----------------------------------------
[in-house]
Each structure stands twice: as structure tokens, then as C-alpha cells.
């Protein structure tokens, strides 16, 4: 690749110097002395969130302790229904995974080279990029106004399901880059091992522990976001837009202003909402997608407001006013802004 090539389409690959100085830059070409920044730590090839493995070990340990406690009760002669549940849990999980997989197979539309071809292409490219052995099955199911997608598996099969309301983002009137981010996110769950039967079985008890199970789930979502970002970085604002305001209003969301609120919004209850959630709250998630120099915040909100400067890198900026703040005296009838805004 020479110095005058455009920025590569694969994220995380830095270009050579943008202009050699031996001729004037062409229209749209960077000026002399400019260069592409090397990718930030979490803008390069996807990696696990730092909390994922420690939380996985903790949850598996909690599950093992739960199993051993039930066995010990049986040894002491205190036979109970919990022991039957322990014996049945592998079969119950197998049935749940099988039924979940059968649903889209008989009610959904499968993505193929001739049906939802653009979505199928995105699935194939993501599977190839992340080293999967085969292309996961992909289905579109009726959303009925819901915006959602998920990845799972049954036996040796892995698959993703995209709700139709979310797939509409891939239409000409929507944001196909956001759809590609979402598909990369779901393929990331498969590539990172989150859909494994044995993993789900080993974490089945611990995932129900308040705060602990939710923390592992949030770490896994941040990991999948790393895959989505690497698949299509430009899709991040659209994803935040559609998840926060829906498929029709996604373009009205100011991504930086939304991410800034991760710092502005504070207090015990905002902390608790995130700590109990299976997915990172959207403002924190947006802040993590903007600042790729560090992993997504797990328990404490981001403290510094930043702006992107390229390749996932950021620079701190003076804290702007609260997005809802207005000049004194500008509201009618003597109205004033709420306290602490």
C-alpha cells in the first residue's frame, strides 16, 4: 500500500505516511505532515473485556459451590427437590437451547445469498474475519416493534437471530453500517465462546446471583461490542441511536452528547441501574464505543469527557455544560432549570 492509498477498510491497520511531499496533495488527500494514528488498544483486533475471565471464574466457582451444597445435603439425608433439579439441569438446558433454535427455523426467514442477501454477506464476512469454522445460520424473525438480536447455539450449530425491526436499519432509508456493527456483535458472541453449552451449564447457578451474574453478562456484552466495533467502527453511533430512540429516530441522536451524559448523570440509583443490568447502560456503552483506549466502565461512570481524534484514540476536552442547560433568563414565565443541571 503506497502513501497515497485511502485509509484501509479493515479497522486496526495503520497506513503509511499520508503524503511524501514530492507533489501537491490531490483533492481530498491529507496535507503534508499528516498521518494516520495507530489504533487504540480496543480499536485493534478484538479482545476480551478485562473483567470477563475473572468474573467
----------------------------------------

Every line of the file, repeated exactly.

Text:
[in-house]
Each structure stands twice: as structure tokens, then as C-alpha cells.
């Protein structure tokens, strides 16, 4: 690749110097002395969130302790229904995974080279990029106004399901880059091992522990976001837009202003909402997608407001006013802004 090539389409690959100085830059070409920044730590090839493995070990340990406690009760002669549940849990999980997989197979539309071809292409490219052995099955199911997608598996099969309301983002009137981010996110769950039967079985008890199970789930979502970002970085604002305001209003969301609120919004209850959630709250998630120099915040909100400067890198900026703040005296009838805004 020479110095005058455009920025590569694969994220995380830095270009050579943008202009050699031996001729004037062409229209749209960077000026002399400019260069592409090397990718930030979490803008390069996807990696696990730092909390994922420690939380996985903790949850598996909690599950093992739960199993051993039930066995010990049986040894002491205190036979109970919990022991039957322990014996049945592998079969119950197998049935749940099988039924979940059968649903889209008989009610959904499968993505193929001739049906939802653009979505199928995105699935194939993501599977190839992340080293999967085969292309996961992909289905579109009726959303009925819901915006959602998920990845799972049954036996040796892995698959993703995209709700139709979310797939509409891939239409000409929507944001196909956001759809590609979402598909990369779901393929990331498969590539990172989150859909494994044995993993789900080993974490089945611990995932129900308040705060602990939710923390592992949030770490896994941040990991999948790393895959989505690497698949299509430009899709991040659209994803935040559609998840926060829906498929029709996604373009009205100011991504930086939304991410800034991760710092502005504070207090015990905002902390608790995130700590109990299976997915990172959207403002924190947006802040993590903007600042790729560090992993997504797990328990404490981001403290510094930043702006992107390229390749996932950021620079701190003076804290702007609260997005809802207005000049004194500008509201009618003597109205004033709420306290602490």
C-alpha cells in the first residue's frame, strides 16, 4: 500500500505516511505532515473485556459451590427437590437451547445469498474475519416493534437471530453500517465462546446471583461490542441511536452528547441501574464505543469527557455544560432549570 492509498477498510491497520511531499496533495488527500494514528488498544483486533475471565471464574466457582451444597445435603439425608433439579439441569438446558433454535427455523426467514442477501454477506464476512469454522445460520424473525438480536447455539450449530425491526436499519432509508456493527456483535458472541453449552451449564447457578451474574453478562456484552466495533467502527453511533430512540429516530441522536451524559448523570440509583443490568447502560456503552483506549466502565461512570481524534484514540476536552442547560433568563414565565443541571 503506497502513501497515497485511502485509509484501509479493515479497522486496526495503520497506513503509511499520508503524503511524501514530492507533489501537491490531490483533492481530498491529507496535507503534508499528516498521518494516520495507530489504533487504540480496543480499536485493534478484538479482545476480551478485562473483567470477563475473572468474573467